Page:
In 1956, Terry Frost was away from the Cornish landscape with which he and his work is so closely associated, living in Yorkshire as the first ever Gregory Fellow in painting at the University of Leeds. This painting includes one of the characteristic features that entered his work in this period: long, flowing vertical lines, united in direction, but otherwise stubbornly individual. A pictorial device taken from the hand-laid dry stone walls that punctuate the rough hillsides of the Yorkshire Dales, they let Frost's painting reflect the landscape's controlled wilderness: “an honest solution to painting landscape on a flat surface, because that was what it looked like”. In the Tate's 'Winter 1956, Yorkshire', they run most of the length of a piece of hardboard nearly 2.5 metres long – larger than most of the works in the influential and notably plus-sized paintings of the show of American Abstract Expressionism in London that year, also at Tate. Frost wrote that the painting's dizzy rush recalled sledging down in Leeds' Roundhay Park with Kenneth Armitage – a Gregory Fellow in sculpture. Going down Hill 60 – so called because that, in miles, was thought to be the speed achievable on the way down – Frost remembered “I went from half way, lost the sledge at the dip (concave form) (shallow curve) & sailed right on without the sledge slid along on my chest straight into the spectators, bowled several over. Back home”, he continued, he tried to stay on the board: “the continued excitement of Black & White led me to paint 'Winter 56'. To take a line from top to bottom & keep it alive was a real challenge…” For a full painting description on the British Council’s website please click on the link below under ‘More on this painting’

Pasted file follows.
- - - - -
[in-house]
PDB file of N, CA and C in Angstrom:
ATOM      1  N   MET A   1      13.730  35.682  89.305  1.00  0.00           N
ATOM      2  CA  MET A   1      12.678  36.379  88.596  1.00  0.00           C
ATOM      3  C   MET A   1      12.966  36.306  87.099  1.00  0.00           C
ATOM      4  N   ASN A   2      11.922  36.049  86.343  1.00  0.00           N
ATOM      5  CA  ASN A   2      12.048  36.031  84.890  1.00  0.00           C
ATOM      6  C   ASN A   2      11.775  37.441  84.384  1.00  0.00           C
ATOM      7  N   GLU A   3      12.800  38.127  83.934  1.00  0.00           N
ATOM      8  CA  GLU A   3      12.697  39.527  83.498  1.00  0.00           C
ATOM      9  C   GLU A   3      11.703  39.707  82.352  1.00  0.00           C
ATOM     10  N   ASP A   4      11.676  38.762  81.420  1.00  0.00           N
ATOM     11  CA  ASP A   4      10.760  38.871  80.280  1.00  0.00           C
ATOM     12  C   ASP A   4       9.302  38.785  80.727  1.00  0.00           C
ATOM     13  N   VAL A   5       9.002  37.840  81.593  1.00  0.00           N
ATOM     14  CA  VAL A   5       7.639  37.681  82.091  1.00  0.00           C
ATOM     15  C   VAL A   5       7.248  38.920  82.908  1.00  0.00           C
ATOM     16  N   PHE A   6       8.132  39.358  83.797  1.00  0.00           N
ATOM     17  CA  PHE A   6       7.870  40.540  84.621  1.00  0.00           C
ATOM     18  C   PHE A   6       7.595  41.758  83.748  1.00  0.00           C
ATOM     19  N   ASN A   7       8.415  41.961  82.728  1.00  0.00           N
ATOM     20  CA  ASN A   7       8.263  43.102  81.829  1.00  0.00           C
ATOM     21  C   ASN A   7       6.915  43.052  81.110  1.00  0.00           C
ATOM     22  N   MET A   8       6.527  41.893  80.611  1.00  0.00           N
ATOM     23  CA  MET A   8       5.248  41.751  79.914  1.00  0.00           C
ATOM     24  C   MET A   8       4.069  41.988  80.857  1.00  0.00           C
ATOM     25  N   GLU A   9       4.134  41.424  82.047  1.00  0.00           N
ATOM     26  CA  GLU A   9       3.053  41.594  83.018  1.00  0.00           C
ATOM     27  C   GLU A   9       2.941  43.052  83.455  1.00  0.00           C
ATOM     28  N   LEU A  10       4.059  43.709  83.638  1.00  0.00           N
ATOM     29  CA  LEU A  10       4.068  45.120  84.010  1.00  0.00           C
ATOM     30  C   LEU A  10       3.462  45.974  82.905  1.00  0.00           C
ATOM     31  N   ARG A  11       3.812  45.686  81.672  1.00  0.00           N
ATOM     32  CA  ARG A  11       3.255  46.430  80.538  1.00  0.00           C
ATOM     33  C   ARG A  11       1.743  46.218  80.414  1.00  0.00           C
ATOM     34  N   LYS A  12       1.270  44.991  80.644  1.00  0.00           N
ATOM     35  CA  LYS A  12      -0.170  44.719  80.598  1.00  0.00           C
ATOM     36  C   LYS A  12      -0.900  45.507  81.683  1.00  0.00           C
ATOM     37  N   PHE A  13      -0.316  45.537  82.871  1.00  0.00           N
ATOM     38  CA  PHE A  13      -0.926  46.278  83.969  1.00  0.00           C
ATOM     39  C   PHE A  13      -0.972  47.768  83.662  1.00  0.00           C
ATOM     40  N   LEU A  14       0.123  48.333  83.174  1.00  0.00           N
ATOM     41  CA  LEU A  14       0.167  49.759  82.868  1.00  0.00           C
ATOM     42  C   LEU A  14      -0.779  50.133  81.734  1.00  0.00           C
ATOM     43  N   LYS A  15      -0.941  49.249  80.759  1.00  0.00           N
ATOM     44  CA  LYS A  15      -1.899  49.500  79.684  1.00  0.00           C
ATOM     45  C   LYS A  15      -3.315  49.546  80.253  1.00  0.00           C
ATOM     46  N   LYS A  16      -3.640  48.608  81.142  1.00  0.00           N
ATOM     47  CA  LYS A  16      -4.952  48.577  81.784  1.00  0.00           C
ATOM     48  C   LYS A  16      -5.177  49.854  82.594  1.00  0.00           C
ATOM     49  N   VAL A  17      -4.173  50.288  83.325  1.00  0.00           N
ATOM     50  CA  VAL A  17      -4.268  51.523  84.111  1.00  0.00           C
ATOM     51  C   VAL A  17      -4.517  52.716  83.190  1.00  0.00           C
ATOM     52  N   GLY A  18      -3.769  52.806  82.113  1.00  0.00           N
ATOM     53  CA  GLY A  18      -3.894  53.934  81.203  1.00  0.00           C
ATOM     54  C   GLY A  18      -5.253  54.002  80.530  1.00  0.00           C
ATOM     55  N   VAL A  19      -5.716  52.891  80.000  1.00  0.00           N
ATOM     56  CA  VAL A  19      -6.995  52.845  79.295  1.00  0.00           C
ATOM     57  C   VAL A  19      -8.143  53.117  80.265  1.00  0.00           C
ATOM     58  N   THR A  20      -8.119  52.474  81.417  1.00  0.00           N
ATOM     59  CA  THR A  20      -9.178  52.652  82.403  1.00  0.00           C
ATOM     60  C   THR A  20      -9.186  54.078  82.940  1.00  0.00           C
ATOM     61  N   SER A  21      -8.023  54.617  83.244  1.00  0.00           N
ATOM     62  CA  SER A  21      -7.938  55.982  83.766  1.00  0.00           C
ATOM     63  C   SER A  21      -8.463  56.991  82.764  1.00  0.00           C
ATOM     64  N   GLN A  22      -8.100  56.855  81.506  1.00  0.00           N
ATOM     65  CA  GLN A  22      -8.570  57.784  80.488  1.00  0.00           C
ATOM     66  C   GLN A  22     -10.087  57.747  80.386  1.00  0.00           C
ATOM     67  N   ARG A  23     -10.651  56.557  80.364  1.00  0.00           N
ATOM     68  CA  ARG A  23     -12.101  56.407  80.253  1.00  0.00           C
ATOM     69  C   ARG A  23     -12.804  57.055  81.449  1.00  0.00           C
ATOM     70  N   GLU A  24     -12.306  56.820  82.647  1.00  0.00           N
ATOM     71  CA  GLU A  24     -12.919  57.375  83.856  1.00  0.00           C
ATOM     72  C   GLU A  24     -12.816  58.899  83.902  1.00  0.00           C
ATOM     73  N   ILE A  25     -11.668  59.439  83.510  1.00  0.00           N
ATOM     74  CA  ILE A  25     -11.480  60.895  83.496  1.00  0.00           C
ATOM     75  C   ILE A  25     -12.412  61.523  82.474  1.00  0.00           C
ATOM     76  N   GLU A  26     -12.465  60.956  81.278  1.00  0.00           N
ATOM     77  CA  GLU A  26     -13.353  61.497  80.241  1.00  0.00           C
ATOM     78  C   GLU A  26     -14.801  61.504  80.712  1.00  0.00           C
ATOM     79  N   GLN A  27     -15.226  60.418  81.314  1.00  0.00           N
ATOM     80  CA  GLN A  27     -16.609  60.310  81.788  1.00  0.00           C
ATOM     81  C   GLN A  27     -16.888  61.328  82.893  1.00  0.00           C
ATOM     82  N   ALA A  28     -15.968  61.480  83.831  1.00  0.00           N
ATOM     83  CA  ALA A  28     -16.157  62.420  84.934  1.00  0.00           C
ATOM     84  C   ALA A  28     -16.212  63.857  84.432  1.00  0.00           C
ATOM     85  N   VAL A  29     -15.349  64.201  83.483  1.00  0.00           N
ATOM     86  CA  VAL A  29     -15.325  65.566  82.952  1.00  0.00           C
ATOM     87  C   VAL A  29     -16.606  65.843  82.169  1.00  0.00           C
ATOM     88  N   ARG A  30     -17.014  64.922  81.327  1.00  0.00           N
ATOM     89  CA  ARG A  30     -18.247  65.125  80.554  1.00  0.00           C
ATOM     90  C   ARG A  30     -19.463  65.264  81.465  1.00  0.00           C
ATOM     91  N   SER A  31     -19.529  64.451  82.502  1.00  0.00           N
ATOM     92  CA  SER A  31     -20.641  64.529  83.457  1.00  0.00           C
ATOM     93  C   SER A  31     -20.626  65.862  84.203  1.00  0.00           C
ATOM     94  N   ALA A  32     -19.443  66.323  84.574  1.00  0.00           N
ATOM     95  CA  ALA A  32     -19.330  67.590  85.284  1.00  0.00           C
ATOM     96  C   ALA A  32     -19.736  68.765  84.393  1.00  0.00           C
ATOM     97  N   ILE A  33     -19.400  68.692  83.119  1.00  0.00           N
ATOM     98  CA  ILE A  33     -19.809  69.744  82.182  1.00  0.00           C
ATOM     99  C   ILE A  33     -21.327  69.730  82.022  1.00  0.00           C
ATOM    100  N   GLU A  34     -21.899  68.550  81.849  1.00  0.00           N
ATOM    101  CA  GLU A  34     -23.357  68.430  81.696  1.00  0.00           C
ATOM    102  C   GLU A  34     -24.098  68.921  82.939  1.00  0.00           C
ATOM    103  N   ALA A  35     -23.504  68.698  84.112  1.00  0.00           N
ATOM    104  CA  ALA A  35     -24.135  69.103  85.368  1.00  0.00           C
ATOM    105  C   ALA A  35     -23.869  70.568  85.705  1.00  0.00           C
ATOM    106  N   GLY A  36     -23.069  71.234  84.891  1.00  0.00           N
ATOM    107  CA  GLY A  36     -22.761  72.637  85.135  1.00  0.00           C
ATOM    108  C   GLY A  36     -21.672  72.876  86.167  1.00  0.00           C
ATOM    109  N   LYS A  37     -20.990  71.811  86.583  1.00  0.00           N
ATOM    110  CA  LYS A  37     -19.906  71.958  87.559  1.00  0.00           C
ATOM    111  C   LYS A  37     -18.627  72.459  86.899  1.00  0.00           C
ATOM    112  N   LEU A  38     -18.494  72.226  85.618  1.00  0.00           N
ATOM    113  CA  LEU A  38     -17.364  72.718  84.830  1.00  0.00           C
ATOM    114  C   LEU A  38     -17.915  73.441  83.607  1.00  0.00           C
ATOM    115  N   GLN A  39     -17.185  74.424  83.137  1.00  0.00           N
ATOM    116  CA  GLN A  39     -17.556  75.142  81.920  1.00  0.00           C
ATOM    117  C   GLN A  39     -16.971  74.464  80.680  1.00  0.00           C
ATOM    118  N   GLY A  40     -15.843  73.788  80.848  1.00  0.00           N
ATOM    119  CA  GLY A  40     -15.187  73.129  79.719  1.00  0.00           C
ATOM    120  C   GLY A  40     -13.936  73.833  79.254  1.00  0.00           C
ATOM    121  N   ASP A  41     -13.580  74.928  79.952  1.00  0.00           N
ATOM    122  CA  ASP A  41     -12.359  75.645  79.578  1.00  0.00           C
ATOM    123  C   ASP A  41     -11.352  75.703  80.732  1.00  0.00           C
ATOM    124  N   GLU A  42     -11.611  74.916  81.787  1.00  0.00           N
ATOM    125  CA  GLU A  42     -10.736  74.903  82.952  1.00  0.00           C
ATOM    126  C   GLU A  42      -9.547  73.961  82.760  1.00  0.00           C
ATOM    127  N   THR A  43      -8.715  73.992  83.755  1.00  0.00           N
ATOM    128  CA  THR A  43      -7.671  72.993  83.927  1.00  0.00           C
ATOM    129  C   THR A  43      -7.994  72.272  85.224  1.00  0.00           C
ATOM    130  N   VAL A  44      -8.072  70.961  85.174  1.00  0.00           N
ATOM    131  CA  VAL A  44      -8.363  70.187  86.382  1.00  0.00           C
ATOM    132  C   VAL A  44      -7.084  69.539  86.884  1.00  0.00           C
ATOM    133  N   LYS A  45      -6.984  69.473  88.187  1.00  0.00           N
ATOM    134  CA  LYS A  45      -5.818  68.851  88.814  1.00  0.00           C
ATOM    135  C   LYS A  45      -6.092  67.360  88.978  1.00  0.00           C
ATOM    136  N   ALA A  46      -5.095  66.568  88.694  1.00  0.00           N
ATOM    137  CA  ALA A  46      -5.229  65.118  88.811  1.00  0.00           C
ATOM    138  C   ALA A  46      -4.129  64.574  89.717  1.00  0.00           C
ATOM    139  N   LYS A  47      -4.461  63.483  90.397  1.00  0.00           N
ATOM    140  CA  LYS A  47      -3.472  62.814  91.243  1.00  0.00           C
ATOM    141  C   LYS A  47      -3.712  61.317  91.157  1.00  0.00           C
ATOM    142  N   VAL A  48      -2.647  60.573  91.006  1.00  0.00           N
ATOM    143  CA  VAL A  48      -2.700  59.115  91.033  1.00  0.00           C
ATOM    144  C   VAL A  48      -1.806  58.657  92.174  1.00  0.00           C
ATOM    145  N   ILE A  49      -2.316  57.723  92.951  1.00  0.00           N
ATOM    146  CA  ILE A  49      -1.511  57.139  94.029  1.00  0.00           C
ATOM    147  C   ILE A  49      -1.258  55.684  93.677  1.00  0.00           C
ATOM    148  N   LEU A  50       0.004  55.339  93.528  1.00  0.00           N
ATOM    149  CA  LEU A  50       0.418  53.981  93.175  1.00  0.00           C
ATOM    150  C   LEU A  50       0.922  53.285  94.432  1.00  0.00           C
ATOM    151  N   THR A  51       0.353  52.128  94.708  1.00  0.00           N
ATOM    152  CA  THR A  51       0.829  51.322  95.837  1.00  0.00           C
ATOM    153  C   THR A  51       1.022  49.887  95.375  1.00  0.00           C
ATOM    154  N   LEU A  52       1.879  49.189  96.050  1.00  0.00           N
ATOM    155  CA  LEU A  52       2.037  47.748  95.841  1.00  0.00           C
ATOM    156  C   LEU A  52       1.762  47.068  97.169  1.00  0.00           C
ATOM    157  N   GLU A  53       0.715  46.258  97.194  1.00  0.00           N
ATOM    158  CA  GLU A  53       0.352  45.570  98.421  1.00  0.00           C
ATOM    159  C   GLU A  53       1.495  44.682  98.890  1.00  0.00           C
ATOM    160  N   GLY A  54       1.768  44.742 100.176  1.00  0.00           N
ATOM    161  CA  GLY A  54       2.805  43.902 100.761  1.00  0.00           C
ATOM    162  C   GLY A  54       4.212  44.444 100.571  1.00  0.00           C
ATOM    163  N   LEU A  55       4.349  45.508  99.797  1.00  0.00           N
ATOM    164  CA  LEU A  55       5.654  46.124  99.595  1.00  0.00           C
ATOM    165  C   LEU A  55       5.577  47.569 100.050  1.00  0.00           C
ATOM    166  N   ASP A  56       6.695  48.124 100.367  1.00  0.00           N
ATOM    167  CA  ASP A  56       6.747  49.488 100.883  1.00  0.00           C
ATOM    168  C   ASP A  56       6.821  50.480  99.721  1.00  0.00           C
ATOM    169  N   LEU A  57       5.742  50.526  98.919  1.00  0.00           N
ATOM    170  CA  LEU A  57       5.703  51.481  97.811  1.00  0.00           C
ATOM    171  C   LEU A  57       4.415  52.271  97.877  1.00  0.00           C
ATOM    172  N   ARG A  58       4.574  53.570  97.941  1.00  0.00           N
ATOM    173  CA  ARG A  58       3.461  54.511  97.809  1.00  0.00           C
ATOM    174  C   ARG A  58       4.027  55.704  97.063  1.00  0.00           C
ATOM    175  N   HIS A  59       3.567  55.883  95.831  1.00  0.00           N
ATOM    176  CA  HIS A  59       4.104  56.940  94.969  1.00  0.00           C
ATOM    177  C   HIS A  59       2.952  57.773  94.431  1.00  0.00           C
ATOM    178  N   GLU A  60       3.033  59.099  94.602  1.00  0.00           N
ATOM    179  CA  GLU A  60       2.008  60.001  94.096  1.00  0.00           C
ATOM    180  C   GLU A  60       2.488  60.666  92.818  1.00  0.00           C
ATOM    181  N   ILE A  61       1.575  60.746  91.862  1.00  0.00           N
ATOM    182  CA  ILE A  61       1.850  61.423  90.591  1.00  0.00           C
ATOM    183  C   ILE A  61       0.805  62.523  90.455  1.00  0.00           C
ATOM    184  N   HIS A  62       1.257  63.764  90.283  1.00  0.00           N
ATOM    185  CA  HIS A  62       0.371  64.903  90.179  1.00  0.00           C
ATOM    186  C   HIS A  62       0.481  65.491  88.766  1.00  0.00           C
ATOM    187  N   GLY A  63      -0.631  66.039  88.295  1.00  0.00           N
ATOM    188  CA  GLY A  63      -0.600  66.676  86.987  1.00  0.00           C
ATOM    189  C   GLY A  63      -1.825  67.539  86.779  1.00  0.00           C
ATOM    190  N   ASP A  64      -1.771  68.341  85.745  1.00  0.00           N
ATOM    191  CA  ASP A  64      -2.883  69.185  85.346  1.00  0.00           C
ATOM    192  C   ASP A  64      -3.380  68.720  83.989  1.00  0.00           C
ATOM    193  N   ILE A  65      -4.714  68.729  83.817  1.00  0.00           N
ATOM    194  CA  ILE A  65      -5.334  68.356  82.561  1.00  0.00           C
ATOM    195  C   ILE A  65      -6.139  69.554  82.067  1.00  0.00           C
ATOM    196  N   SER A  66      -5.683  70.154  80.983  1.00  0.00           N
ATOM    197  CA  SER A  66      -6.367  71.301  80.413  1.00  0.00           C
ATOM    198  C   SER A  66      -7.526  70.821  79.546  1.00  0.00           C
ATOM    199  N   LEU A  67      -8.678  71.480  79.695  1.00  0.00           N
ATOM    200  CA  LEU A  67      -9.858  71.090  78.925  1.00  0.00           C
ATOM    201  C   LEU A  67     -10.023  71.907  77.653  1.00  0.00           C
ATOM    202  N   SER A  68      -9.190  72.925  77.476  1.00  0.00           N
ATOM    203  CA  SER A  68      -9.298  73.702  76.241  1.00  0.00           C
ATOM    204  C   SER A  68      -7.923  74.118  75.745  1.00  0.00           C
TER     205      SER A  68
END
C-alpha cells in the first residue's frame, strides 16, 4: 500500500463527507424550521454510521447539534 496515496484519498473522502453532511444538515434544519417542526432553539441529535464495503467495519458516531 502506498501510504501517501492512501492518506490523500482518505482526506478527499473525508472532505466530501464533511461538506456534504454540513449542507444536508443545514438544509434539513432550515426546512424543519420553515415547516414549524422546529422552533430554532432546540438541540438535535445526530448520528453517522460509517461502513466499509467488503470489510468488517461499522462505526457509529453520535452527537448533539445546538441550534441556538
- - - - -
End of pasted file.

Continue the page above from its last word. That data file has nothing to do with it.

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British Council Collection
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